California’s Funding for ADU Construction Running Out Fast

California’s Funding for ADU Construction Running Out Fast

An Accessory Dwelling Unit (ADU) in Costa Mesa, Calif., on Nov. 30, 2023. (John Fredricks/The Epoch Times)

Rudy Blalock
Rudy Blalock


Updated: 12/30/2023


In an effort to create more affordable housing, California re-opened a program Dec. 11 that provides up to $40,000 for homeowners  to build an accessory dwelling unit (ADU), sometimes called backyard cottages or granny flats, in their backyard.
Qualifying applicants can use the grant to reimburse some “pre-development” costs such as site prep and architectural designs, according to state officials, in addition to non-recurring closing costs, such as a home protection plan, attorney fees, and a home inspection, to name a few.
To qualify one must be considered low-income, which is for households earning below 80 percent of the county’s median income, which translates to $84,160 in Los Angeles and $126,560 in San Francisco, for example.
A list of approved lenders for a loan, including governmental or nonprofit agencies, can be found on the state’s Housing Finance Authority website—which is in charge of managing the program—with 30 options of which to select. .
Earlier this year, the program exhausted $100 million in funding  and is now offering an additional $25 million.
Currently, one of the approved lenders, the California Community Economic Development Association—a community-based nonprofit—is advising applicants that the funding it was allocated was already depleted as of Monday Dec. 18.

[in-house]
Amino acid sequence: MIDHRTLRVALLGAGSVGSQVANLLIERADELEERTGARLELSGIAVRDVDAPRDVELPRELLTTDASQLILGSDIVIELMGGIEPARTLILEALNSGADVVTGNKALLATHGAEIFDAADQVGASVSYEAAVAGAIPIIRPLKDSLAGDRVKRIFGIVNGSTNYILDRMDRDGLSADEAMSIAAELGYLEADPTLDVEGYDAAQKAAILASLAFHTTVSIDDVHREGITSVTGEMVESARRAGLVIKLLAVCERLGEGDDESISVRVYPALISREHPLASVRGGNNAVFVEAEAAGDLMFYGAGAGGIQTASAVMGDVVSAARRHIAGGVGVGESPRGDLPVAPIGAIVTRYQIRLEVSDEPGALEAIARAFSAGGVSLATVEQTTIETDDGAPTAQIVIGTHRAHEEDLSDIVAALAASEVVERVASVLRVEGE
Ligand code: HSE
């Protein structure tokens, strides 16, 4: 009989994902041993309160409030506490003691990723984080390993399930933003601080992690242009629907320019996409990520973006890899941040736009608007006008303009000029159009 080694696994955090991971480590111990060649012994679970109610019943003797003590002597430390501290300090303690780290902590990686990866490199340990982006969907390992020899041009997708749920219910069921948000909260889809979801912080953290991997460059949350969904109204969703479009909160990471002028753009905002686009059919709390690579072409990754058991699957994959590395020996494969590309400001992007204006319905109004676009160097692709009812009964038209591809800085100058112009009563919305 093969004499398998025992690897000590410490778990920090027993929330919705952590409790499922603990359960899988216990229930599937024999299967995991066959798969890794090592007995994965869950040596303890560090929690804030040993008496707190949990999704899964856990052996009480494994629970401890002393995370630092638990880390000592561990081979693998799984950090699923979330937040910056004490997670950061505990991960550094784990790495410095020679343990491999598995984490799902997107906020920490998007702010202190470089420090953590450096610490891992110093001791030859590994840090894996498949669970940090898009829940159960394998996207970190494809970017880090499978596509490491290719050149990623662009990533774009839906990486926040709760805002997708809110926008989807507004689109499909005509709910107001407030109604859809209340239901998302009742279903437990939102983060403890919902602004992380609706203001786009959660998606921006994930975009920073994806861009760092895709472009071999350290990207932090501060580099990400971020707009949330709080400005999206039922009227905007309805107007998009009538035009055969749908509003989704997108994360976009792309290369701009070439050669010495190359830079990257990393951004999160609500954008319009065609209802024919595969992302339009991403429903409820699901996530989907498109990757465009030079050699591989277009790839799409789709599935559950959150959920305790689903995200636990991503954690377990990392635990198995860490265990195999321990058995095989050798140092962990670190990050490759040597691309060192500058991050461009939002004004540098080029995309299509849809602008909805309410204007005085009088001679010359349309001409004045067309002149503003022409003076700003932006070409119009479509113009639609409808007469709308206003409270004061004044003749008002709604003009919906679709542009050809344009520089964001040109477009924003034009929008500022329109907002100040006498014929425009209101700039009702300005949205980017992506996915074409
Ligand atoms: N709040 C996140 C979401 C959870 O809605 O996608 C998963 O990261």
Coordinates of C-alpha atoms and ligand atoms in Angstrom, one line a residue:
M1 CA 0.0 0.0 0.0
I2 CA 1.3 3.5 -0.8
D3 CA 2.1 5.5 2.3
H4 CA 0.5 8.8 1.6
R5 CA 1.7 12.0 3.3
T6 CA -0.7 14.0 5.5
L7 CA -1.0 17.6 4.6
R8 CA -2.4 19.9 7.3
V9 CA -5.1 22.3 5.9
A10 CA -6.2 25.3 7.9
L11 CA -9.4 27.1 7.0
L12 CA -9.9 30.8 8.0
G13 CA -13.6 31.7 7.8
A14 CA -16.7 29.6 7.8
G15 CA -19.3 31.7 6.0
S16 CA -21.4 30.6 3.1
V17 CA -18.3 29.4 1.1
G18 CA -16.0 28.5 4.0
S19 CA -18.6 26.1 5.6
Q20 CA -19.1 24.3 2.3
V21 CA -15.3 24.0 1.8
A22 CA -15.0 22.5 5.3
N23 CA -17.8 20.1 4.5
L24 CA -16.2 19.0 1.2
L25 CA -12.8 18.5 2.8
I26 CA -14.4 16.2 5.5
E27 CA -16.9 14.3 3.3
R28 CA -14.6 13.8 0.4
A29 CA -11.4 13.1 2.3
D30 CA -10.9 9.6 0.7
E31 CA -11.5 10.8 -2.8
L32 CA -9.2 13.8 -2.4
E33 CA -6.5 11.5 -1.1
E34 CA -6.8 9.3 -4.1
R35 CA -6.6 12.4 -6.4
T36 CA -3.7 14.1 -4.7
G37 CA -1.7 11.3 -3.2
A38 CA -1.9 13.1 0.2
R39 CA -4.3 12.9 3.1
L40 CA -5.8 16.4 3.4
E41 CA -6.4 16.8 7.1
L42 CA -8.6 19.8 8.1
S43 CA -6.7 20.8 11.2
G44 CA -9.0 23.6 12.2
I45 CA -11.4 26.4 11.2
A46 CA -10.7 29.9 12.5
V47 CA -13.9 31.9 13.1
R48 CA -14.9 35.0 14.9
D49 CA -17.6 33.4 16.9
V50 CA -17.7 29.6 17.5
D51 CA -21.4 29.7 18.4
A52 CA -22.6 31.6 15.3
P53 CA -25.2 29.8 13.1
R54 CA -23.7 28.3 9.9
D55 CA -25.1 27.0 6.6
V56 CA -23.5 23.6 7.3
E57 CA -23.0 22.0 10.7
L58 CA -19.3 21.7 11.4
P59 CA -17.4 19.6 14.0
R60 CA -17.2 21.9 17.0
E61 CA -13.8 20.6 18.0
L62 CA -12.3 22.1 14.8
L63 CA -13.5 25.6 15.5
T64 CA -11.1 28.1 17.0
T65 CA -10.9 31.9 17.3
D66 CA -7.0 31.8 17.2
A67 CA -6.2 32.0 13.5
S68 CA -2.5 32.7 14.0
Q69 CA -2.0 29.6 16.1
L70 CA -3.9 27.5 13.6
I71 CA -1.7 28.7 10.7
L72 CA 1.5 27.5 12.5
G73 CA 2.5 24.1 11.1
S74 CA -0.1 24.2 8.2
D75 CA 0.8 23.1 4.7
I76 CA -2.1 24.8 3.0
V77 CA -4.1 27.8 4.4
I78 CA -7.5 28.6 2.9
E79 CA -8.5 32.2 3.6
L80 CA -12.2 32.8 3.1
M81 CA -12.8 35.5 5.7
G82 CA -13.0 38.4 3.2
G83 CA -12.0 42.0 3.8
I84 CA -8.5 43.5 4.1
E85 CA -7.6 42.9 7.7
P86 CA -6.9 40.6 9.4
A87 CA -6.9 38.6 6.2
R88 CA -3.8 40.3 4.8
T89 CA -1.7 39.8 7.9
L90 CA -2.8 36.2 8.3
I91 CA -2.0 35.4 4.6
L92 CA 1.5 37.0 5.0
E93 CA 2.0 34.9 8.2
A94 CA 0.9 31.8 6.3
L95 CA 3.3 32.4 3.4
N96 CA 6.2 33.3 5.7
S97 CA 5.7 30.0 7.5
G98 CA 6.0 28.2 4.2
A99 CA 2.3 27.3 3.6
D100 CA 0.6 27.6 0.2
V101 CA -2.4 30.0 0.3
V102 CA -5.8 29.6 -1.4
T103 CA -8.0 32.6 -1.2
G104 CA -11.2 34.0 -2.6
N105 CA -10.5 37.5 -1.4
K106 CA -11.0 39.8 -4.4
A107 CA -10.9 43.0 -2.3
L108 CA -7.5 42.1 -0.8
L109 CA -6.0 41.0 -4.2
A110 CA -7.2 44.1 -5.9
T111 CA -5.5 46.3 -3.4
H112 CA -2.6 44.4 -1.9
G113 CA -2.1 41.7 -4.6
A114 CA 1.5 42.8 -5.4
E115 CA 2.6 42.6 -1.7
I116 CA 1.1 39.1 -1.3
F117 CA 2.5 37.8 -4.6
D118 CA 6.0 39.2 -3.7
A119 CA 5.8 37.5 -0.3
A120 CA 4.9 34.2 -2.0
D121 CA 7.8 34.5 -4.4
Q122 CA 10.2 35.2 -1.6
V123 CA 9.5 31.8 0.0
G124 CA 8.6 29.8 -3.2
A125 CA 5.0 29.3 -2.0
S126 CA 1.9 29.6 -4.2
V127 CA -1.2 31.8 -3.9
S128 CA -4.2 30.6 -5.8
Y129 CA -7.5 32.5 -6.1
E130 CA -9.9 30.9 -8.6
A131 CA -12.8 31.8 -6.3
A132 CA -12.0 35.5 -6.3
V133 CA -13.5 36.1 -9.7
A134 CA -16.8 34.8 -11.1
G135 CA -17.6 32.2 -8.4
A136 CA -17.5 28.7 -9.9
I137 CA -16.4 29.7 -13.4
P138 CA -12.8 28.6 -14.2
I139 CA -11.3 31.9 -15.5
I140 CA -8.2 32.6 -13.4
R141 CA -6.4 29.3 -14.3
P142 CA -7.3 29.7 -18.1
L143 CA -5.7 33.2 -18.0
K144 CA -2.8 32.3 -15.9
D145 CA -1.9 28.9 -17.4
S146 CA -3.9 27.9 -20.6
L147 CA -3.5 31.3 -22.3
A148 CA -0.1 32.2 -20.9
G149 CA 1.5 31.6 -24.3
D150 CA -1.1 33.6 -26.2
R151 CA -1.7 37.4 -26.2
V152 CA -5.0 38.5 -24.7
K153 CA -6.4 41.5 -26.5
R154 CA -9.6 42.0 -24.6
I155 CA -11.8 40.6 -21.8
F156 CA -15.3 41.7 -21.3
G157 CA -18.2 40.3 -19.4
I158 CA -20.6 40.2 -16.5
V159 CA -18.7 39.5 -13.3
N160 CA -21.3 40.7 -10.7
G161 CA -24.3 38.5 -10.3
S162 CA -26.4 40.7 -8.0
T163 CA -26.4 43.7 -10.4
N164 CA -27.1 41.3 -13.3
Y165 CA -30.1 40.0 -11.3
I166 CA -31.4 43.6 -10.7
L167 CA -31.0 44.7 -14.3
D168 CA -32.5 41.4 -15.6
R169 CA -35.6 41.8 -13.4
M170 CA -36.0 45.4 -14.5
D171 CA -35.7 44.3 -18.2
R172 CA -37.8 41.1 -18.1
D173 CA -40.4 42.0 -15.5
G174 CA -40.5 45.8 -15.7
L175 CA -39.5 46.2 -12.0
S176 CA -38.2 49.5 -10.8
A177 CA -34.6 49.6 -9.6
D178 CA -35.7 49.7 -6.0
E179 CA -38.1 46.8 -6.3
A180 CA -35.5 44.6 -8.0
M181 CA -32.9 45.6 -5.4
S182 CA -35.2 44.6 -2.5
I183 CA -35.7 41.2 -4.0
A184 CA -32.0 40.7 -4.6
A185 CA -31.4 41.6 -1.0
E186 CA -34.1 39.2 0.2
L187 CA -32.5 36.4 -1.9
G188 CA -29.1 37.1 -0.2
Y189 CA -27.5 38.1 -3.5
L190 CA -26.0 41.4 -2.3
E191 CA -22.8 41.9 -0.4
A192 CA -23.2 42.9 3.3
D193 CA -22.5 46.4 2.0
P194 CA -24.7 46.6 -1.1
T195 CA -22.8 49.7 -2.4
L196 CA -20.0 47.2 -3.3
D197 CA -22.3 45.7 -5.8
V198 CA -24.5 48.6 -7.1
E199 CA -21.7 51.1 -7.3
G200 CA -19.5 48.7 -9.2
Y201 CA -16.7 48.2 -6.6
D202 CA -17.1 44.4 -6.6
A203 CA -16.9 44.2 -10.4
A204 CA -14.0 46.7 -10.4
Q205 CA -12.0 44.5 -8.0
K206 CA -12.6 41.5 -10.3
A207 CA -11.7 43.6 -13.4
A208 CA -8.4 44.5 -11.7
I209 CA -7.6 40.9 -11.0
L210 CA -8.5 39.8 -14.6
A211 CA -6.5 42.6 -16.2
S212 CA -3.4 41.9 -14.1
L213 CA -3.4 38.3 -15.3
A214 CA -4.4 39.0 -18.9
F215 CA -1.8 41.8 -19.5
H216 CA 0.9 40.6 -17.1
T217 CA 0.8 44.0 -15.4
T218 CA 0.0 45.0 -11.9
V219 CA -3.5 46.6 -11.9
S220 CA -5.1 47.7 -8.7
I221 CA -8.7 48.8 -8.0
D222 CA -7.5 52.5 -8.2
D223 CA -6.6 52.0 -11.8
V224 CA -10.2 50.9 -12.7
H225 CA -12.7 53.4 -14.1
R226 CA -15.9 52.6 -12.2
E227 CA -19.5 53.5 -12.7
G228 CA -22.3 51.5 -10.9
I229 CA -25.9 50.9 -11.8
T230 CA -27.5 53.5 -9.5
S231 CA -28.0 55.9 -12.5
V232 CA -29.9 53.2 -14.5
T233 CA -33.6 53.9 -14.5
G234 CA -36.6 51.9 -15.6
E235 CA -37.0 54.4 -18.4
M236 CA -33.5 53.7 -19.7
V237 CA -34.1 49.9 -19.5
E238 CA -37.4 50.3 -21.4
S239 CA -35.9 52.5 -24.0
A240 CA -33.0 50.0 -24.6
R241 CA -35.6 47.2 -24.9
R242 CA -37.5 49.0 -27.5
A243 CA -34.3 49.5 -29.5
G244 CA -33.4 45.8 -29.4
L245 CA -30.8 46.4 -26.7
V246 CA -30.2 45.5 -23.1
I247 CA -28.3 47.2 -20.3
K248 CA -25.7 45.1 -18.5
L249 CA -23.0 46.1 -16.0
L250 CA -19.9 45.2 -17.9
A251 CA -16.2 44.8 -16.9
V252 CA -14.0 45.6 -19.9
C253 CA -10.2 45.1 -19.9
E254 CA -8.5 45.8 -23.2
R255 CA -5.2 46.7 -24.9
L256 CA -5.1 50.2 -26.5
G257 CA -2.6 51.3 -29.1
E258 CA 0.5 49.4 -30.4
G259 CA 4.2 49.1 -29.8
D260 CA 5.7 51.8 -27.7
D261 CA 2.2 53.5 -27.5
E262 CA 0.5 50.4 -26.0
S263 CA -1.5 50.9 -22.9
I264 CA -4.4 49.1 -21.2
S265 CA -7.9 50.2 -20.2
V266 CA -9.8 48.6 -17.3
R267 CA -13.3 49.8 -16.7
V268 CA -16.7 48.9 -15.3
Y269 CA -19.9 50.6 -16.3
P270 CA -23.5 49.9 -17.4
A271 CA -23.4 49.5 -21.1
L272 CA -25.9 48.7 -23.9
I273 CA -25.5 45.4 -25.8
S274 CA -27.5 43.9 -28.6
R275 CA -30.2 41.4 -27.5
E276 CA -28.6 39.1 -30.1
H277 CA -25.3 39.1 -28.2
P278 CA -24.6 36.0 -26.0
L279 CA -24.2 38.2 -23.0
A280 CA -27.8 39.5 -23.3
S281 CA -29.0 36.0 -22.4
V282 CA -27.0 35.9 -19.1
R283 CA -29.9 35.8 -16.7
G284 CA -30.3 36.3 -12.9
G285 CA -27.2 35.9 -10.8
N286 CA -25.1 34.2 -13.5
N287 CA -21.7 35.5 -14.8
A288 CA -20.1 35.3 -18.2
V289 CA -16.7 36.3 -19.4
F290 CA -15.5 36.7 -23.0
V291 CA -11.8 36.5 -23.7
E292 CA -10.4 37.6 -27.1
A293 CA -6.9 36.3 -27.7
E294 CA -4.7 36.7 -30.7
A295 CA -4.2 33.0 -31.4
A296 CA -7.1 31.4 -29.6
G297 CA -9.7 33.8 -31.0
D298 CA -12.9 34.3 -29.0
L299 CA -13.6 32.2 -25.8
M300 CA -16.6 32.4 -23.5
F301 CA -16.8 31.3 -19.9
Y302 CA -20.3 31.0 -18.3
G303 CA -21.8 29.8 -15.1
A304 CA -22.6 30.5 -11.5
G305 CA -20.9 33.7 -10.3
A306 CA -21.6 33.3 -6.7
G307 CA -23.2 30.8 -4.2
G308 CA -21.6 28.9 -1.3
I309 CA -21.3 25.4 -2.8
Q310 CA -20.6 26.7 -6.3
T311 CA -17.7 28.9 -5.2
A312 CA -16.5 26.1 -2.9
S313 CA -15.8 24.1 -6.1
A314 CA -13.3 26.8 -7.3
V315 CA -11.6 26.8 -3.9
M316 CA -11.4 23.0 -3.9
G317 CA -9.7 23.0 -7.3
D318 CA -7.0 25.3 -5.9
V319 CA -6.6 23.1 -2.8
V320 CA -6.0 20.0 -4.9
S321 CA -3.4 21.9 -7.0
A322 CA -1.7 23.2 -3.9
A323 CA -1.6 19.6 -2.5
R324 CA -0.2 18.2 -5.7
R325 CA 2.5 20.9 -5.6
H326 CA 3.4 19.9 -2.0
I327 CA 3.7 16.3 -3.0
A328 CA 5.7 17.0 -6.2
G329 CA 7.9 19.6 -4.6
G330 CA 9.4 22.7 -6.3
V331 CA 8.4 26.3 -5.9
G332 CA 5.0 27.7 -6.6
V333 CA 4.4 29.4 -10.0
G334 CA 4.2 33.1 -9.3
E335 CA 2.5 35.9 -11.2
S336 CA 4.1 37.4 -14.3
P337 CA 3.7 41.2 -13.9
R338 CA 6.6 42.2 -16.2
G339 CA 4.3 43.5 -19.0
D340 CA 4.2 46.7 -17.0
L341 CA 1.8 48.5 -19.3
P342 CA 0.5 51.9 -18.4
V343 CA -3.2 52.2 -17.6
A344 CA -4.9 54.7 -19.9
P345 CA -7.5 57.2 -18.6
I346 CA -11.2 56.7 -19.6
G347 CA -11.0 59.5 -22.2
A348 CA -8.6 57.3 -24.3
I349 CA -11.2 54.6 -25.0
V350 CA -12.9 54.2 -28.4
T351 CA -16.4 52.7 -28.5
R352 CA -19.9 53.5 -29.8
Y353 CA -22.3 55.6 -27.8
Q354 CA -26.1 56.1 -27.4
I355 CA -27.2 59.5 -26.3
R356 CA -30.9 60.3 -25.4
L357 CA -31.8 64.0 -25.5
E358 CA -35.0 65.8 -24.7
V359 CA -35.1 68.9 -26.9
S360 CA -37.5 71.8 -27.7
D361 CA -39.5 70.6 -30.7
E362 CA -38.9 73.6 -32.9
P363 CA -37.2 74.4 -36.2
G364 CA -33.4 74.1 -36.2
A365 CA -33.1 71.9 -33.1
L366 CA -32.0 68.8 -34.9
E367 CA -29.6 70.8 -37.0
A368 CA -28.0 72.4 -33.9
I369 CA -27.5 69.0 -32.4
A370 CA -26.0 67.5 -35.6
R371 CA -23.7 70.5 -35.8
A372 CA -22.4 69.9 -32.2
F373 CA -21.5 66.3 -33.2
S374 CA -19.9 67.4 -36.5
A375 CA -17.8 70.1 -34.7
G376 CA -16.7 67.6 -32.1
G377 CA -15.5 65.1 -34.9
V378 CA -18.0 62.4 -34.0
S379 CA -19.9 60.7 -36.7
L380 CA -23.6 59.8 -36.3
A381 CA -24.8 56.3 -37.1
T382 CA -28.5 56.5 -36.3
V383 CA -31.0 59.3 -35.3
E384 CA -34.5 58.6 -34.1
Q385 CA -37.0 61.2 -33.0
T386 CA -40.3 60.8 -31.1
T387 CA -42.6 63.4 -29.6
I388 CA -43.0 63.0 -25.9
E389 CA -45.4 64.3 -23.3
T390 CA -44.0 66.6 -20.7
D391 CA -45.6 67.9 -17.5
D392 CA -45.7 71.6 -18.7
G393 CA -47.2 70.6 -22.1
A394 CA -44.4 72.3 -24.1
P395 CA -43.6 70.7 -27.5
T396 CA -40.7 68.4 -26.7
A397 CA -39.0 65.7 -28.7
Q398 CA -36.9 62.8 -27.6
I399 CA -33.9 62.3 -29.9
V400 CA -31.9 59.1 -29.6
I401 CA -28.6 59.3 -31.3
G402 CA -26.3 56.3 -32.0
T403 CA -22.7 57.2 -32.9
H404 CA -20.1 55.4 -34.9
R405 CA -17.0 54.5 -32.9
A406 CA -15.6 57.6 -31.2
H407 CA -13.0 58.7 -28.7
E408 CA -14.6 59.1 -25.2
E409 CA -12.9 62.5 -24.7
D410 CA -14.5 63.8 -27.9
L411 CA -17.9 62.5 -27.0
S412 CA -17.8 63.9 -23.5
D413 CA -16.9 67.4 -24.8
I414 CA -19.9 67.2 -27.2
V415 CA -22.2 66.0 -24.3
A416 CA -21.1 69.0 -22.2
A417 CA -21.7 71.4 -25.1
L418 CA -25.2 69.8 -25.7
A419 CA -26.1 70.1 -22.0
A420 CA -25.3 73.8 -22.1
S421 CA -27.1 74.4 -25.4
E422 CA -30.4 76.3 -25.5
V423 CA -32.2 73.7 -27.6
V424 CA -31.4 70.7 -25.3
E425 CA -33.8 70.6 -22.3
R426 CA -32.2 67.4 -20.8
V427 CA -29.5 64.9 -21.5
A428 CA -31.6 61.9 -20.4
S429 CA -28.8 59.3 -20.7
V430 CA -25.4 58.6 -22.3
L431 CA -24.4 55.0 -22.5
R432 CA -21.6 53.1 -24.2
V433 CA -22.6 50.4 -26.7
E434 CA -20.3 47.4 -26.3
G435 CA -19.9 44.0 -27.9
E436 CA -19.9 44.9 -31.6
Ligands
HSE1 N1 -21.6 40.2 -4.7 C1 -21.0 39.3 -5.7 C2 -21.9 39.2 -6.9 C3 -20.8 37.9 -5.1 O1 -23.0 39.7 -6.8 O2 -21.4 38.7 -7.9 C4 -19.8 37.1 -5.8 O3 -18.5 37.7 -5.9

Funding is still available for some lenders “but due to limited overall funds in this round,” the program is soon reaching its capacity, according to a spokesperson for the finance authority.
Other pre-construction costs include impact fees, soil tests, property surveys, utility hookups and energy reports, according to state officials.
Approved applicants must sign an affidavit  with the housing authority stating that they are a U.S. citizen or legal resident; they are the primary homeowner and occupant of the main residence on site of where the ADU will be built; and they will use the  funding only for ADUs that are permanent housing or long-term rentals or  face a fine of up to $10,000 or a prison term, according to officials. The ADU must also conform to local building and zoning codes.

Rudy Blalock is a Southern California-based daily news reporter for The Epoch Times. Originally from Michigan, he moved to California in 2017, and the sunshine and ocean have kept him here since. In his free time, he may be found underwater scuba diving, on top of a mountain hiking or snowboarding—or at home meditating, which helps fuel his active lifestyle.

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